Human Brain Project,
Governments with concerns about growing demented populations are funding brain research. One idea is to map all the connections in the brain (the connectome) as if this were a feasible goal that would contribute to understanding how the brain works. Another idea (delusional for sure) was to attempt simulation the human brain in a supercomputer. The European Union had pledged €1-billion for the Human Brain Project (HBP). In October 2013, a group of neuroscientists were unhappy, claiming that poor management altered their ” scientific plans.” Alison Abbott reported: “The HBP was originally designed to promote digital technologies by supporting and learning from neuroscience. A key element of the project was to develop supercomputers that neuroscientists will use to try to simulate the brain. But as the initiative has developed, its goal has become more and more diffuse. And after months of often fractious discussions about the program’s scientific scope, tempers boiled over at the end of May (2014), when the HBP’s three-man executive board decided to cut parts of the project, including one on cognitive neuroscience, from the second phase — in a manner that the signatories say was autocratic and scientifically inappropriate.”[i] For my money, the idea of “building a computational model of the human brain" should not be funded at all since no-one understands how the brain achieves its impressive array of functions; simulating a complex organ with computer programming is futile when you do not understand what you are simulating.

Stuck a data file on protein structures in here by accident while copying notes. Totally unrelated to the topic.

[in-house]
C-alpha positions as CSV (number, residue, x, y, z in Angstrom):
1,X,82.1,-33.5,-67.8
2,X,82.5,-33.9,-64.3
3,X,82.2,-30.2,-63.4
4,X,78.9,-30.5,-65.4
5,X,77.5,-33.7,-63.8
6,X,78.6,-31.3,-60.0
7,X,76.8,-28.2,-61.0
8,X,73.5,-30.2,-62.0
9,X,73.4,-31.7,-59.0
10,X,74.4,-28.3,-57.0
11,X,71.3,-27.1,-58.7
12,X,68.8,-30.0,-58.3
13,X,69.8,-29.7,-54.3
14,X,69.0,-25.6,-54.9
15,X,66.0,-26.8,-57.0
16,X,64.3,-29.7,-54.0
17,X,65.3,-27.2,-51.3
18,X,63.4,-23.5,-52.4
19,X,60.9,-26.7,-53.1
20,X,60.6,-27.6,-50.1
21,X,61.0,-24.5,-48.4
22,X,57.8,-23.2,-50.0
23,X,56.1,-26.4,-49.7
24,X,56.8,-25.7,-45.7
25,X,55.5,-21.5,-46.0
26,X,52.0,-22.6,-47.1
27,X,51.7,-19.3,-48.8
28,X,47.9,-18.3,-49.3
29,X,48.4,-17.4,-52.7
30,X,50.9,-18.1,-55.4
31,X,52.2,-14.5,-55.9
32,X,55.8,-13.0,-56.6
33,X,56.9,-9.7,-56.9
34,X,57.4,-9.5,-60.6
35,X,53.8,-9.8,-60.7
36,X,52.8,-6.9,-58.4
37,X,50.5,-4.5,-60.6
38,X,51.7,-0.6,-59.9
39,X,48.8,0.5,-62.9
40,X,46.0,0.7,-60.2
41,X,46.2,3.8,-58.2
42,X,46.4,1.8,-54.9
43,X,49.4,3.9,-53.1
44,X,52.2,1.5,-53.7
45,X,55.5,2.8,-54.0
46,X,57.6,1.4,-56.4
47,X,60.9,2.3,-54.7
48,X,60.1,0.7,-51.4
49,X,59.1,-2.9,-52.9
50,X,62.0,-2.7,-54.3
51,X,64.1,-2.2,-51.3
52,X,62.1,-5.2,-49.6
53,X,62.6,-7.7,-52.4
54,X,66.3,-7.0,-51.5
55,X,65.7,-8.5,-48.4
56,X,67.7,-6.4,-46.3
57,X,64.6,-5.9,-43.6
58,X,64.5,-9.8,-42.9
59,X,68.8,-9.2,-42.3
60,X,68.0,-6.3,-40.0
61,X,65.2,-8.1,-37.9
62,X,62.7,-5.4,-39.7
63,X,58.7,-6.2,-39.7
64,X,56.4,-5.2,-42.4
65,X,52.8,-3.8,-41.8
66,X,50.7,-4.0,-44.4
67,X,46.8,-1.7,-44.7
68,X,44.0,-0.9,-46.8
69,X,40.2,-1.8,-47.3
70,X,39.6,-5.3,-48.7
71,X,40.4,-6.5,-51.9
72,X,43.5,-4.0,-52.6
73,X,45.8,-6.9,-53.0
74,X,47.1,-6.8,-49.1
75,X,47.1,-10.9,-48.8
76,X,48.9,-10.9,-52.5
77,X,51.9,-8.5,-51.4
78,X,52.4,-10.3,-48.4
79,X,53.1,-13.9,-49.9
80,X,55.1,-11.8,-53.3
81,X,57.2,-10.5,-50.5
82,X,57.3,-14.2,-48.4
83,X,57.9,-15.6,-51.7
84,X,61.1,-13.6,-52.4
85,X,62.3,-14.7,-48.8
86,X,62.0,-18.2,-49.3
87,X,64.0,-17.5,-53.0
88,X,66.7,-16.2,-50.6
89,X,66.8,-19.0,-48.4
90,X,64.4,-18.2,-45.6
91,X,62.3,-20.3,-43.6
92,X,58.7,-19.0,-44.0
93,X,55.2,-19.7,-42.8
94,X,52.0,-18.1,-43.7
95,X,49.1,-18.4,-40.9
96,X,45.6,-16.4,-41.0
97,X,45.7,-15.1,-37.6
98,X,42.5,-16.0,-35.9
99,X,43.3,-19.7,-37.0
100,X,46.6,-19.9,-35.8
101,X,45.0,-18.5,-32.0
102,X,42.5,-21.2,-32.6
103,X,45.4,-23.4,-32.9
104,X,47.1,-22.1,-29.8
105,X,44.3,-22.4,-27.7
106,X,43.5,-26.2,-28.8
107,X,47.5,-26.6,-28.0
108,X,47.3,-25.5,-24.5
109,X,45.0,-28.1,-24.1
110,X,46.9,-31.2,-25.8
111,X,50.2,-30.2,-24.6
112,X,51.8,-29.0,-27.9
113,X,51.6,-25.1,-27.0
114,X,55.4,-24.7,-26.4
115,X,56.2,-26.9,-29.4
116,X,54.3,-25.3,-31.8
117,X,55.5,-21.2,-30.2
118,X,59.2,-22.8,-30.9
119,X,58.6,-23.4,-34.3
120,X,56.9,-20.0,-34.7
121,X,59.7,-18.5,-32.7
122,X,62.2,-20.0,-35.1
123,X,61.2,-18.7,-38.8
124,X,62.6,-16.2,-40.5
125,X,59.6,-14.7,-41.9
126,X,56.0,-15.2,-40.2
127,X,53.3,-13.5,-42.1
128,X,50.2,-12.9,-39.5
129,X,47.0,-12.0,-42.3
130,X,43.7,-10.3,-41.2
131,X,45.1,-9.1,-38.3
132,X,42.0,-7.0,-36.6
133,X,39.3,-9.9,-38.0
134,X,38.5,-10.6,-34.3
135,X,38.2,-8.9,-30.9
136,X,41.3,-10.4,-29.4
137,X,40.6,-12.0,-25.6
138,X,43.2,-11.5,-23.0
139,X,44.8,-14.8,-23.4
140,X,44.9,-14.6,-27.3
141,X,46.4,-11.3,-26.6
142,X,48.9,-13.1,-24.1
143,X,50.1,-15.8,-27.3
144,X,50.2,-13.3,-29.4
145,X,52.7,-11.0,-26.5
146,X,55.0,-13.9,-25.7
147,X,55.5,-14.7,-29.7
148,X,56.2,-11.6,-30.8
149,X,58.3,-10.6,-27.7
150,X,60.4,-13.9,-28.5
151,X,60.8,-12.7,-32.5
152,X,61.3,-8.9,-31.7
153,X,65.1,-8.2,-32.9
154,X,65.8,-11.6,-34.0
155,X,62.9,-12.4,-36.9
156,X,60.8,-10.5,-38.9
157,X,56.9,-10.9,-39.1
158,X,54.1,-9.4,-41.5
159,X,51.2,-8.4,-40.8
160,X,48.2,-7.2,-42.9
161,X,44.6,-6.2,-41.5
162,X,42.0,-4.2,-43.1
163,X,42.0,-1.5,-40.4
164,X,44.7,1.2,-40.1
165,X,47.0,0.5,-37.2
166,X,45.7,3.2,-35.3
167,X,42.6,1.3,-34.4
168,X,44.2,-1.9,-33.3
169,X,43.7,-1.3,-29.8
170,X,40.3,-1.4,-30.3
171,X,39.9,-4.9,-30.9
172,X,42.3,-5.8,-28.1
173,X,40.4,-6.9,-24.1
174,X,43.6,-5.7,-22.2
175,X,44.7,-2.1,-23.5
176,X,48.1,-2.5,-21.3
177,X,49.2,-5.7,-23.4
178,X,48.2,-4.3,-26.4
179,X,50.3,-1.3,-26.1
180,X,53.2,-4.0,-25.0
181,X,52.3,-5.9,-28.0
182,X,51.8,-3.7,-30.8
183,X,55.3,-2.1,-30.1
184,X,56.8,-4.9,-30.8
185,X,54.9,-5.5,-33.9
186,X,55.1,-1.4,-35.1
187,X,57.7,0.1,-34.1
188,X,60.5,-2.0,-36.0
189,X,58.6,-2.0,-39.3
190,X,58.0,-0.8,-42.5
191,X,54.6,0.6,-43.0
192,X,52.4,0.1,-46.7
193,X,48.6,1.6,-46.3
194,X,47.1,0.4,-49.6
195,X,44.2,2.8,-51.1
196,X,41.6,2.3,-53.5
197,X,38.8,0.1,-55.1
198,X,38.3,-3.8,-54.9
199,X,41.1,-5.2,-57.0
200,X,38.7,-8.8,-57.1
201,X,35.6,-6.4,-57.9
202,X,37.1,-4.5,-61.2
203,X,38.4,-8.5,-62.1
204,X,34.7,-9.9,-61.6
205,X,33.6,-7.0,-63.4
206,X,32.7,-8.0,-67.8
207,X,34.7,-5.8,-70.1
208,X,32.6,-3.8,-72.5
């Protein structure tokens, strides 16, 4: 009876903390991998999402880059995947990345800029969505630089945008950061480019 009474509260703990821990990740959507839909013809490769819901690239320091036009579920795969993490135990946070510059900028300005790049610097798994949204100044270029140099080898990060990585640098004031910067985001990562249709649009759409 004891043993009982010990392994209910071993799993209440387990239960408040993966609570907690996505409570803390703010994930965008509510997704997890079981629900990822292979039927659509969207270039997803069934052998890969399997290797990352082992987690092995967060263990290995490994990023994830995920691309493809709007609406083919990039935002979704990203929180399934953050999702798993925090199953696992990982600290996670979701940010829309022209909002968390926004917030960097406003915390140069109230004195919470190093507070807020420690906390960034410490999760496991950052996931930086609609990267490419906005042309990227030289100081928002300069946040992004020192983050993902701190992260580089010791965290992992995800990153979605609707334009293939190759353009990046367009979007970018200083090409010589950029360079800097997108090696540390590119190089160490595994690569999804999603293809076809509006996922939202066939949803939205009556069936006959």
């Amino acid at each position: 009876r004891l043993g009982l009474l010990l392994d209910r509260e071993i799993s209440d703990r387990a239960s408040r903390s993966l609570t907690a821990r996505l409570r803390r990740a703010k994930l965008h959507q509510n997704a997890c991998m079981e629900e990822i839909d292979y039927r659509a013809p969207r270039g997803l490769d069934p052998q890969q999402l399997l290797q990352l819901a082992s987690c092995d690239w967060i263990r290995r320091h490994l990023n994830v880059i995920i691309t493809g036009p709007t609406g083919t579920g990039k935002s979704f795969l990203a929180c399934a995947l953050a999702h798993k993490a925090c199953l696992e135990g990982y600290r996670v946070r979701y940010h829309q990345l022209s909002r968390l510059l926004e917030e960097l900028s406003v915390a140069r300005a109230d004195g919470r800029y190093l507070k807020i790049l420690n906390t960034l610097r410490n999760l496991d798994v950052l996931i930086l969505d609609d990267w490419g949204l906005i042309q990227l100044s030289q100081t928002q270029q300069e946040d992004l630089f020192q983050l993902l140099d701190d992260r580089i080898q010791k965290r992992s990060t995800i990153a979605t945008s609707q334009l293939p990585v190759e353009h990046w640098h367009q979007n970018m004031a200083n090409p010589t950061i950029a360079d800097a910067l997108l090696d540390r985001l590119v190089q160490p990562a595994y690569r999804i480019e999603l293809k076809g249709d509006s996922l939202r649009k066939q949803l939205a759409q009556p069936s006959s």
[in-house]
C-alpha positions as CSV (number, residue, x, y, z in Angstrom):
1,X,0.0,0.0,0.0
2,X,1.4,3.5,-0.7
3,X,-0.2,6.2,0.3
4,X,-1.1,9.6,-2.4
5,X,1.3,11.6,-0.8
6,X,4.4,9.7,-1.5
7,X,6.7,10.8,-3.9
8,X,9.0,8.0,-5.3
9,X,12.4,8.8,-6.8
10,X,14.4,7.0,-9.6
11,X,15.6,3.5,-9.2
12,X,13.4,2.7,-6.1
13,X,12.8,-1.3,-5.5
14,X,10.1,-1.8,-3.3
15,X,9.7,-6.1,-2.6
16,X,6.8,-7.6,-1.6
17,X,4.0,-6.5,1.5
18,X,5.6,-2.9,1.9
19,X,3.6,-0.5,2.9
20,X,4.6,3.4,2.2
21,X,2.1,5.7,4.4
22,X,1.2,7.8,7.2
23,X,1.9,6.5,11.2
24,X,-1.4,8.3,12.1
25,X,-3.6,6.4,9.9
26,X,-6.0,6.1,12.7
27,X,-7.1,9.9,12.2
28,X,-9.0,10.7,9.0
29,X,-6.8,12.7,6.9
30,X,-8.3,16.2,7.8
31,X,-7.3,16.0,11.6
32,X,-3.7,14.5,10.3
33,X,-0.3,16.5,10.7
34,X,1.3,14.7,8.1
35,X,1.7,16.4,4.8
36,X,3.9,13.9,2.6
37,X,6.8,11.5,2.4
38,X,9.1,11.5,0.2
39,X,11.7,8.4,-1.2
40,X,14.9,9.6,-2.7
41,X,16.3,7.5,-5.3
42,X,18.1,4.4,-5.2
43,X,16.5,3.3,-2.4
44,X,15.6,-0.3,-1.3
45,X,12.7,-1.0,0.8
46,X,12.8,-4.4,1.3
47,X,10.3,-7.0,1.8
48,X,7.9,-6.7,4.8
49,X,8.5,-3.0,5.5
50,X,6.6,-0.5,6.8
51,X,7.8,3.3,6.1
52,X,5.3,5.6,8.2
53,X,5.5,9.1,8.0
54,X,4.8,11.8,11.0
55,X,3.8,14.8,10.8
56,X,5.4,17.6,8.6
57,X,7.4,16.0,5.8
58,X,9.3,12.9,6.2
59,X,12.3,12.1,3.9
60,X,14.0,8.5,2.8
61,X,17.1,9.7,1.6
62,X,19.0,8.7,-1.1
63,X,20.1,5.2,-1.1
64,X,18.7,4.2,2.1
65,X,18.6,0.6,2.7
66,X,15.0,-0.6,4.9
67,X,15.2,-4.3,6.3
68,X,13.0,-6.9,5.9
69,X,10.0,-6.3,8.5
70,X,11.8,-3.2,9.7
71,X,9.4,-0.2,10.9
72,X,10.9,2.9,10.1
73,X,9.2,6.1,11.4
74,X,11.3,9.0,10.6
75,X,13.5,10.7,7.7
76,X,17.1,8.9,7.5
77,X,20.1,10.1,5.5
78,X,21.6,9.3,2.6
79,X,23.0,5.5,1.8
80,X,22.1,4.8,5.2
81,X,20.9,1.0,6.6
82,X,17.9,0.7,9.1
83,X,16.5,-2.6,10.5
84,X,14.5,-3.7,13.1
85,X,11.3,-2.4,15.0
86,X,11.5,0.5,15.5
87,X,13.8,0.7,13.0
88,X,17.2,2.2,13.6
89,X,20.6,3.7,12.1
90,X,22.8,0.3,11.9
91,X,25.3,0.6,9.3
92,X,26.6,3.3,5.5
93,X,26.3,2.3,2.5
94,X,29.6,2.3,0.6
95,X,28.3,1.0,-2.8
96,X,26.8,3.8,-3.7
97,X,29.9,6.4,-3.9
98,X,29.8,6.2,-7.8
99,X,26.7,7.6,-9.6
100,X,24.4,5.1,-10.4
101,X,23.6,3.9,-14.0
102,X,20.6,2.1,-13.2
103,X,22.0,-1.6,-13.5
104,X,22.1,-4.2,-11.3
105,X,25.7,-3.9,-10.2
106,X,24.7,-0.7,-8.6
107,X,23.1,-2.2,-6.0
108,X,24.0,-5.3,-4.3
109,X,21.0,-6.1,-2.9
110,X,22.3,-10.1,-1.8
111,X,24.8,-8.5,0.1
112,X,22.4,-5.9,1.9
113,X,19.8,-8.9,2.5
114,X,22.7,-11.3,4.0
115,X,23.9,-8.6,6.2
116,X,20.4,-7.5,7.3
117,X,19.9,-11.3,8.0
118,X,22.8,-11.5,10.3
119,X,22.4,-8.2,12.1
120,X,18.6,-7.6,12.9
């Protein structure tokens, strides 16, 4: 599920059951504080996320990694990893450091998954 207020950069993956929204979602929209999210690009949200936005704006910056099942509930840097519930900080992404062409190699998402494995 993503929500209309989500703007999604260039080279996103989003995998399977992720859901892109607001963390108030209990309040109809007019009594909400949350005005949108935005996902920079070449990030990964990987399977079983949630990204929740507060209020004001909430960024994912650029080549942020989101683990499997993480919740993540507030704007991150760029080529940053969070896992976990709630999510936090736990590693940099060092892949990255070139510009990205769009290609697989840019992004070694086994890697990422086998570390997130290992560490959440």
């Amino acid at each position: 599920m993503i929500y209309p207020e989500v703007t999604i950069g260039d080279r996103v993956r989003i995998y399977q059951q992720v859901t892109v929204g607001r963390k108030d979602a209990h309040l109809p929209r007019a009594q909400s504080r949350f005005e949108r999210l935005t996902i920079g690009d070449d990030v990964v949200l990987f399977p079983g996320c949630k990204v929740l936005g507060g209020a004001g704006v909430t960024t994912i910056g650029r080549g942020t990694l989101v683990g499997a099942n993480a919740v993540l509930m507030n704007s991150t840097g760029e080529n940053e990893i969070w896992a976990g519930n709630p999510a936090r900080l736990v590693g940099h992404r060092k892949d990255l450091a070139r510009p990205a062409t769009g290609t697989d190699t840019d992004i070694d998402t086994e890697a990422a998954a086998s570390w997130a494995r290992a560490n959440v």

The USA has another Brain Initiative with 4.5 billion USD promised over 5 years. The budget may well be reduced by administrations to follow, but at least, American scientists are enthusiastic. [ii] A working group, designing the goals and methods of the brain initiative wrote:" The human brain is the source of our thoughts, emotions, perceptions, actions, and memories; it confers on us the abilities that make us human, while simultaneously making each of us unique. Over recent years, neuroscience has advanced to the level that we can envision a comprehensive understanding of the brain in action, spanning molecules, cells, circuits, systems, and behavior. This vision, in turn, inspired the BRAIN Initiative. On April 2, 2013, President Obama launched the BRAIN Initiative to “accelerate the development and application of new technologies that will enable researchers to produce dynamic pictures of the brain that show how individual brain cells and complex neural circuits interact.” [iii] One can be forgiven to treat all megaprojects with lofty goals with considerable skepticism. The least convincing movement attached to brain science claims that computers can simulate brain function and will rival human intelligence soon. This nonsense has gained both popular approval and also corporate funding from big money corporations such as Google.